But there is a lot more potential for other applications that can be accessed by the drone’s platform. I am currently working with several engineering students in using the drone to do 3D scanning and surveying. We are testing out this process with various markets and industries to see if we can develop a niche service. Who knows what we will figure out in the coming months, but the excitement and “rush” of learning new concepts and taking the chance to apply those into the development of a new business is what gets me motivated each day.

Joe Rice is the director of the Eastern Panhandle Technology Innovation Center and a faculty member at American Public University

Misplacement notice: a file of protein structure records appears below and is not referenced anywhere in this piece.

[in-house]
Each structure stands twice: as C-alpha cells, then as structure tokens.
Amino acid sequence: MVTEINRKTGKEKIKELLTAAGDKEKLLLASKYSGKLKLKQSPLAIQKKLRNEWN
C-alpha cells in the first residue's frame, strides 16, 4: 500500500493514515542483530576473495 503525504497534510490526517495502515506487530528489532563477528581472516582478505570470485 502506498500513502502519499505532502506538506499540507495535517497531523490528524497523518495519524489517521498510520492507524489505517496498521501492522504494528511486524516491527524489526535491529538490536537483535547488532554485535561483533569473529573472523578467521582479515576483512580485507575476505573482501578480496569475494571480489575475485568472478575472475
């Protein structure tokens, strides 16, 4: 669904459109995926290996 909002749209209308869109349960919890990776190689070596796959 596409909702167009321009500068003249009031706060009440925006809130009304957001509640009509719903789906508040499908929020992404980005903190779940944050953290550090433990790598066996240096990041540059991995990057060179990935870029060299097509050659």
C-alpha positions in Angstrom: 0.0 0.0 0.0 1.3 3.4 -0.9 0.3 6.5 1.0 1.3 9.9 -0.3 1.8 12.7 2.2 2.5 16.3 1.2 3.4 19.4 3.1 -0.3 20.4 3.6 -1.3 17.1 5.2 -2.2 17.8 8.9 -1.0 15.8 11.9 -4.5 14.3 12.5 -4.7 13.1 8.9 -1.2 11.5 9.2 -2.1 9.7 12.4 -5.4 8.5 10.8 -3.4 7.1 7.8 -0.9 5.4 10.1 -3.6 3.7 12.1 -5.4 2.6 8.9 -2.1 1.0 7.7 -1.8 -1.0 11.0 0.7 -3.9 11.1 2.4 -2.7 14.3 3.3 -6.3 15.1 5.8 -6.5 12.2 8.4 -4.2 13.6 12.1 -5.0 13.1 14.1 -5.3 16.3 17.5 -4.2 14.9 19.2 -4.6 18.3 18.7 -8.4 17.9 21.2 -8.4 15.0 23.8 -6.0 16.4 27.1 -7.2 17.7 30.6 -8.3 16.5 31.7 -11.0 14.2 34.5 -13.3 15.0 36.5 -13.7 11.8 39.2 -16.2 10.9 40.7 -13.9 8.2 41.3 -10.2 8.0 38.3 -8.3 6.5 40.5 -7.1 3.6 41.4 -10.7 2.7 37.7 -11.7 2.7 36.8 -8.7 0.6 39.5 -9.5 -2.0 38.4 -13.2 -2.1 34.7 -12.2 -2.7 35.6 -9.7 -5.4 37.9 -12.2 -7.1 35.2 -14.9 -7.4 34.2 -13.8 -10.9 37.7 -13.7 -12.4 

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Wally Boston Dr. Wallace E. Boston was appointed President and Chief Executive Officer of American Public University System (APUS) and its parent company, American Public Education, Inc. (APEI) in July 2004. He joined APUS as its Executive Vice President and Chief Financial Officer in 2002. In September 2019, Dr. Boston retired as CEO of APEI and retired as APUS President in August 2020. Dr. Boston guided APUS through its successful initial accreditation with the Higher Learning Commission of the North Central Association in 2006 and ten-year reaccreditation in 2011. In November 2007, he led APEI to an initial public offering on the NASDAQ Exchange. For four years from 2009 through 2012, APEI was ranked in Forbes' Top 10 list of America's Best Small Public Companies. During his tenure as president, APUS grew to over 85,000 students, 200 degree and certificate programs, and approximately 100,000 alumni. While serving as APEI CEO and APUS President, Dr. Boston was a board member of APEI, APUS, Hondros College of Nursing, and Fidelis, Inc. Dr. Boston continues to serve as a member of the Board of Advisors of the National Institute for Learning Outcomes Assessment (NILOA), a member of the Board of Overseers of the University of Pennsylvania’s Graduate School of Education, and as a member of the board of New Horizons Worldwide. He has authored and co-authored papers on the topic of online post-secondary student retention, and is a frequent speaker on the impact of technology on higher education. Dr. Boston is a past Treasurer of the Board of Trustees of the McDonogh School, a private K-12 school in Baltimore. In his career prior to APEI and APUS, Dr. Boston served as either CFO, COO, or CEO of Meridian Healthcare, Manor Healthcare, Neighborcare Pharmacies, and Sun Healthcare Group. Dr. Boston is a Certified Public Accountant, Certified Management Accountant, and Chartered Global Management Accountant. He earned an A.B. degree in History from Duke University, an MBA in Marketing and Accounting from Tulane University’s Freeman School of Business Administration, and a Doctorate in Higher Education Management from the University of Pennsylvania’s Graduate School of Education. In 2008, the Board of Trustees of APUS awarded him a Doctorate in Business Administration, honoris causa, and, in April 2017, also bestowed him with the title President Emeritus. In August 2020, the Board of Trustees of APUS appointed him Trustee Emeritus. In November 2020, the Board of Trustees announced that the APUS School of Business would be renamed the Dr. Wallace E Boston School of Business in recognition of Dr. Boston's service to the university. Dr. Boston lives with his family in Austin, Texas.